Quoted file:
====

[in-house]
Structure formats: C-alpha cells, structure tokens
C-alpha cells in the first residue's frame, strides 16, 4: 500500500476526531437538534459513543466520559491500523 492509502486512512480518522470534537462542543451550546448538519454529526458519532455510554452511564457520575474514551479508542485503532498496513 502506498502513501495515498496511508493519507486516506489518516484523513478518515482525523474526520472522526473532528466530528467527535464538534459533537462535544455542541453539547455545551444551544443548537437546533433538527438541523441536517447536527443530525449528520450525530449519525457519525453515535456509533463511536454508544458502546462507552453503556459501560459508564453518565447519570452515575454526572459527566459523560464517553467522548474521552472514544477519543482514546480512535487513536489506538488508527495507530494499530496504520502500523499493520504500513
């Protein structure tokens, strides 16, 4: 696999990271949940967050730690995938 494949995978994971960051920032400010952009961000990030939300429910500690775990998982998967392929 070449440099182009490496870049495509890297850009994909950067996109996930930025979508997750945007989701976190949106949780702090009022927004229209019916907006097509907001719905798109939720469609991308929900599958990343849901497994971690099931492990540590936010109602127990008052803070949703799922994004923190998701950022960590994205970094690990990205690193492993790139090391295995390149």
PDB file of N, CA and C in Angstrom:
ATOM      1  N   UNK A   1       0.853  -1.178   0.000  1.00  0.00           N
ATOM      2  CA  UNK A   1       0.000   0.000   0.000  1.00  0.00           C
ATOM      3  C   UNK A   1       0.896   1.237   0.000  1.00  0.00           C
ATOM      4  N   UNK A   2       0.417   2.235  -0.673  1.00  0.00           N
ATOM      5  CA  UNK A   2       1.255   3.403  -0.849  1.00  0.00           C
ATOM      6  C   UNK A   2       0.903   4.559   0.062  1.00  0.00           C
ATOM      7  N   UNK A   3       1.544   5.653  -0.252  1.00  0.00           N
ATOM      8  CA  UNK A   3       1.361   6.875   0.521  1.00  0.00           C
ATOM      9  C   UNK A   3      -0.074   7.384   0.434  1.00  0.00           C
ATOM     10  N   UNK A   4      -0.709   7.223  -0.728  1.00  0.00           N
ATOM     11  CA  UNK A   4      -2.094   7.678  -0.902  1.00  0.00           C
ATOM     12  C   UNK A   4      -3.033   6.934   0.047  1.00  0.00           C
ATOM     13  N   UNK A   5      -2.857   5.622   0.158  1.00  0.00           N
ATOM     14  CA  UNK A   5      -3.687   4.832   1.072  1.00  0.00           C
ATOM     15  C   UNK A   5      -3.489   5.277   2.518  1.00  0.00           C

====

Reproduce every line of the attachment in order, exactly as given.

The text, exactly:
[in-house]
Structure formats: C-alpha cells, structure tokens
C-alpha cells in the first residue's frame, strides 16, 4: 500500500476526531437538534459513543466520559491500523 492509502486512512480518522470534537462542543451550546448538519454529526458519532455510554452511564457520575474514551479508542485503532498496513 502506498502513501495515498496511508493519507486516506489518516484523513478518515482525523474526520472522526473532528466530528467527535464538534459533537462535544455542541453539547455545551444551544443548537437546533433538527438541523441536517447536527443530525449528520450525530449519525457519525453515535456509533463511536454508544458502546462507552453503556459501560459508564453518565447519570452515575454526572459527566459523560464517553467522548474521552472514544477519543482514546480512535487513536489506538488508527495507530494499530496504520502500523499493520504500513
């Protein structure tokens, strides 16, 4: 696999990271949940967050730690995938 494949995978994971960051920032400010952009961000990030939300429910500690775990998982998967392929 070449440099182009490496870049495509890297850009994909950067996109996930930025979508997750945007989701976190949106949780702090009022927004229209019916907006097509907001719905798109939720469609991308929900599958990343849901497994971690099931492990540590936010109602127990008052803070949703799922994004923190998701950022960590994205970094690990990205690193492993790139090391295995390149």
PDB file of N, CA and C in Angstrom:
ATOM      1  N   UNK A   1       0.853  -1.178   0.000  1.00  0.00           N
ATOM      2  CA  UNK A   1       0.000   0.000   0.000  1.00  0.00           C
ATOM      3  C   UNK A   1       0.896   1.237   0.000  1.00  0.00           C
ATOM      4  N   UNK A   2       0.417   2.235  -0.673  1.00  0.00           N
ATOM      5  CA  UNK A   2       1.255   3.403  -0.849  1.00  0.00           C
ATOM      6  C   UNK A   2       0.903   4.559   0.062  1.00  0.00           C
ATOM      7  N   UNK A   3       1.544   5.653  -0.252  1.00  0.00           N
ATOM      8  CA  UNK A   3       1.361   6.875   0.521  1.00  0.00           C
ATOM      9  C   UNK A   3      -0.074   7.384   0.434  1.00  0.00           C
ATOM     10  N   UNK A   4      -0.709   7.223  -0.728  1.00  0.00           N
ATOM     11  CA  UNK A   4      -2.094   7.678  -0.902  1.00  0.00           C
ATOM     12  C   UNK A   4      -3.033   6.934   0.047  1.00  0.00           C
ATOM     13  N   UNK A   5      -2.857   5.622   0.158  1.00  0.00           N
ATOM     14  CA  UNK A   5      -3.687   4.832   1.072  1.00  0.00           C
ATOM     15  C   UNK A   5      -3.489   5.277   2.518  1.00  0.00           C